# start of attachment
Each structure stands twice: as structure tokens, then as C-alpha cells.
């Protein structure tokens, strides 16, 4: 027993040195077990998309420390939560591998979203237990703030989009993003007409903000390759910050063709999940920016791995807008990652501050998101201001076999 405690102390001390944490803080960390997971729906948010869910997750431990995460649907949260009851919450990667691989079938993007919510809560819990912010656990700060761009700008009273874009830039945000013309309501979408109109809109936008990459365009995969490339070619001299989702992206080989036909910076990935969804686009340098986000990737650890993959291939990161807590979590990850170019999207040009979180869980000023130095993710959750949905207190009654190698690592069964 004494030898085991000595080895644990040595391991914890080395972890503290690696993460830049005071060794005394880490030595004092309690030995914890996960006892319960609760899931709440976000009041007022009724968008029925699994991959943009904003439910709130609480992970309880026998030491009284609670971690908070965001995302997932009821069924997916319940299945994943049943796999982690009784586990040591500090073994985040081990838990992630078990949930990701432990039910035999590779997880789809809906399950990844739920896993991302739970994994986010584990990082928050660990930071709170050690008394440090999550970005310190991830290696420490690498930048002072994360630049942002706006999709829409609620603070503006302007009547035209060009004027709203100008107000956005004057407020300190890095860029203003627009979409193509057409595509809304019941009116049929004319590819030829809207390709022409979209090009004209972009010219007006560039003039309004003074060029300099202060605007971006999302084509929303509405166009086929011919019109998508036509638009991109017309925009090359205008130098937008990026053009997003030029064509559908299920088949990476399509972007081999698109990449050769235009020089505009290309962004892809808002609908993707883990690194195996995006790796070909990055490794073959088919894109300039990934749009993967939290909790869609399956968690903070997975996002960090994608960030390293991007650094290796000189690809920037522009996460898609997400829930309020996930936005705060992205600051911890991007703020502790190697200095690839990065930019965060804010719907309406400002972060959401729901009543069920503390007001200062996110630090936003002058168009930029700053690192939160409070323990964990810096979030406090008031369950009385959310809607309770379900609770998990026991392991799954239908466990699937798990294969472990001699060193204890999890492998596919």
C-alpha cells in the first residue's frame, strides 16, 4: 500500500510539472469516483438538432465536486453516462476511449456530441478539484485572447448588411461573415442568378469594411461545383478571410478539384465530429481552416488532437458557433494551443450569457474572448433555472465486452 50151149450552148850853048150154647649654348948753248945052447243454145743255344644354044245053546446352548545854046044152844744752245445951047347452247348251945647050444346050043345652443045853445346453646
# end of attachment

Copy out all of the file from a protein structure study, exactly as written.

Each structure stands twice: as structure tokens, then as C-alpha cells.
């Protein structure tokens, strides 16, 4: 027993040195077990998309420390939560591998979203237990703030989009993003007409903000390759910050063709999940920016791995807008990652501050998101201001076999 405690102390001390944490803080960390997971729906948010869910997750431990995460649907949260009851919450990667691989079938993007919510809560819990912010656990700060761009700008009273874009830039945000013309309501979408109109809109936008990459365009995969490339070619001299989702992206080989036909910076990935969804686009340098986000990737650890993959291939990161807590979590990850170019999207040009979180869980000023130095993710959750949905207190009654190698690592069964 004494030898085991000595080895644990040595391991914890080395972890503290690696993460830049005071060794005394880490030595004092309690030995914890996960006892319960609760899931709440976000009041007022009724968008029925699994991959943009904003439910709130609480992970309880026998030491009284609670971690908070965001995302997932009821069924997916319940299945994943049943796999982690009784586990040591500090073994985040081990838990992630078990949930990701432990039910035999590779997880789809809906399950990844739920896993991302739970994994986010584990990082928050660990930071709170050690008394440090999550970005310190991830290696420490690498930048002072994360630049942002706006999709829409609620603070503006302007009547035209060009004027709203100008107000956005004057407020300190890095860029203003627009979409193509057409595509809304019941009116049929004319590819030829809207390709022409979209090009004209972009010219007006560039003039309004003074060029300099202060605007971006999302084509929303509405166009086929011919019109998508036509638009991109017309925009090359205008130098937008990026053009997003030029064509559908299920088949990476399509972007081999698109990449050769235009020089505009290309962004892809808002609908993707883990690194195996995006790796070909990055490794073959088919894109300039990934749009993967939290909790869609399956968690903070997975996002960090994608960030390293991007650094290796000189690809920037522009996460898609997400829930309020996930936005705060992205600051911890991007703020502790190697200095690839990065930019965060804010719907309406400002972060959401729901009543069920503390007001200062996110630090936003002058168009930029700053690192939160409070323990964990810096979030406090008031369950009385959310809607309770379900609770998990026991392991799954239908466990699937798990294969472990001699060193204890999890492998596919």
C-alpha cells in the first residue's frame, strides 16, 4: 500500500510539472469516483438538432465536486453516462476511449456530441478539484485572447448588411461573415442568378469594411461545383478571410478539384465530429481552416488532437458557433494551443450569457474572448433555472465486452 50151149450552148850853048150154647649654348948753248945052447243454145743255344644354044245053546446352548545854046044152844744752245445951047347452247348251945647050444346050043345652443045853445346453646